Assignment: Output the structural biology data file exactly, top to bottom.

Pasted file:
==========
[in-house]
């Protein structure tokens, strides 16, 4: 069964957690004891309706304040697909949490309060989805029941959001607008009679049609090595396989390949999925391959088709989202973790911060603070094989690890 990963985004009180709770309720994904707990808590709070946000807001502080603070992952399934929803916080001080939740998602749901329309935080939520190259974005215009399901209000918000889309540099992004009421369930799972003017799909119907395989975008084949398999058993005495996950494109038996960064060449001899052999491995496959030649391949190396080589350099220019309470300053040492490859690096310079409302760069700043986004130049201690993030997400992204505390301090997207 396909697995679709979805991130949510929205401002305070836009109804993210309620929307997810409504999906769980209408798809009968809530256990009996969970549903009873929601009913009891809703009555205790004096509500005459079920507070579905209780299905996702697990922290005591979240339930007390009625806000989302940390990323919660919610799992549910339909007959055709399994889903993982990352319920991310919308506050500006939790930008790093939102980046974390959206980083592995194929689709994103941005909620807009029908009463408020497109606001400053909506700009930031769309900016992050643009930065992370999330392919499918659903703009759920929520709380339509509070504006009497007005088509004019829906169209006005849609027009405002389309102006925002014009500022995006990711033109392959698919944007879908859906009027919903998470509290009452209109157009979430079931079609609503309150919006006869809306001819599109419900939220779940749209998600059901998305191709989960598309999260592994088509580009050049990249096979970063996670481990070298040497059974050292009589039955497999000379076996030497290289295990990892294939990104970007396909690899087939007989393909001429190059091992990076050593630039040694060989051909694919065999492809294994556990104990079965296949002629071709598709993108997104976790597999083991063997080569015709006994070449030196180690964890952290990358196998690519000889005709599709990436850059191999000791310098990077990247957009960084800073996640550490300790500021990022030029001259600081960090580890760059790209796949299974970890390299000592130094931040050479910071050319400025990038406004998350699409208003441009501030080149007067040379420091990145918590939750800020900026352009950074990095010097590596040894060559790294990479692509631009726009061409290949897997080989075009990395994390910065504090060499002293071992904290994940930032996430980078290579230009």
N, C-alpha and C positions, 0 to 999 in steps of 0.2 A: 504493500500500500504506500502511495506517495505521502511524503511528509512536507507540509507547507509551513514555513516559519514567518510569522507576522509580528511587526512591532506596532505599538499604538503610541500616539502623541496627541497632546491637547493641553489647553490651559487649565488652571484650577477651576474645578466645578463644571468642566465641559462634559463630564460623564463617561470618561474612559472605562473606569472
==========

[in-house]
């Protein structure tokens, strides 16, 4: 069964957690004891309706304040697909949490309060989805029941959001607008009679049609090595396989390949999925391959088709989202973790911060603070094989690890 990963985004009180709770309720994904707990808590709070946000807001502080603070992952399934929803916080001080939740998602749901329309935080939520190259974005215009399901209000918000889309540099992004009421369930799972003017799909119907395989975008084949398999058993005495996950494109038996960064060449001899052999491995496959030649391949190396080589350099220019309470300053040492490859690096310079409302760069700043986004130049201690993030997400992204505390301090997207 396909697995679709979805991130949510929205401002305070836009109804993210309620929307997810409504999906769980209408798809009968809530256990009996969970549903009873929601009913009891809703009555205790004096509500005459079920507070579905209780299905996702697990922290005591979240339930007390009625806000989302940390990323919660919610799992549910339909007959055709399994889903993982990352319920991310919308506050500006939790930008790093939102980046974390959206980083592995194929689709994103941005909620807009029908009463408020497109606001400053909506700009930031769309900016992050643009930065992370999330392919499918659903703009759920929520709380339509509070504006009497007005088509004019829906169209006005849609027009405002389309102006925002014009500022995006990711033109392959698919944007879908859906009027919903998470509290009452209109157009979430079931079609609503309150919006006869809306001819599109419900939220779940749209998600059901998305191709989960598309999260592994088509580009050049990249096979970063996670481990070298040497059974050292009589039955497999000379076996030497290289295990990892294939990104970007396909690899087939007989393909001429190059091992990076050593630039040694060989051909694919065999492809294994556990104990079965296949002629071709598709993108997104976790597999083991063997080569015709006994070449030196180690964890952290990358196998690519000889005709599709990436850059191999000791310098990077990247957009960084800073996640550490300790500021990022030029001259600081960090580890760059790209796949299974970890390299000592130094931040050479910071050319400025990038406004998350699409208003441009501030080149007067040379420091990145918590939750800020900026352009950074990095010097590596040894060559790294990479692509631009726009061409290949897997080989075009990395994390910065504090060499002293071992904290994940930032996430980078290579230009």
N, C-alpha and C positions, 0 to 999 in steps of 0.2 A: 504493500500500500504506500502511495506517495505521502511524503511528509512536507507540509507547507509551513514555513516559519514567518510569522507576522509580528511587526512591532506596532505599538499604538503610541500616539502623541496627541497632546491637547493641553489647553490651559487649565488652571484650577477651576474645578466645578463644571468642566465641559462634559463630564460623564463617561470618561474612559472605562473606569472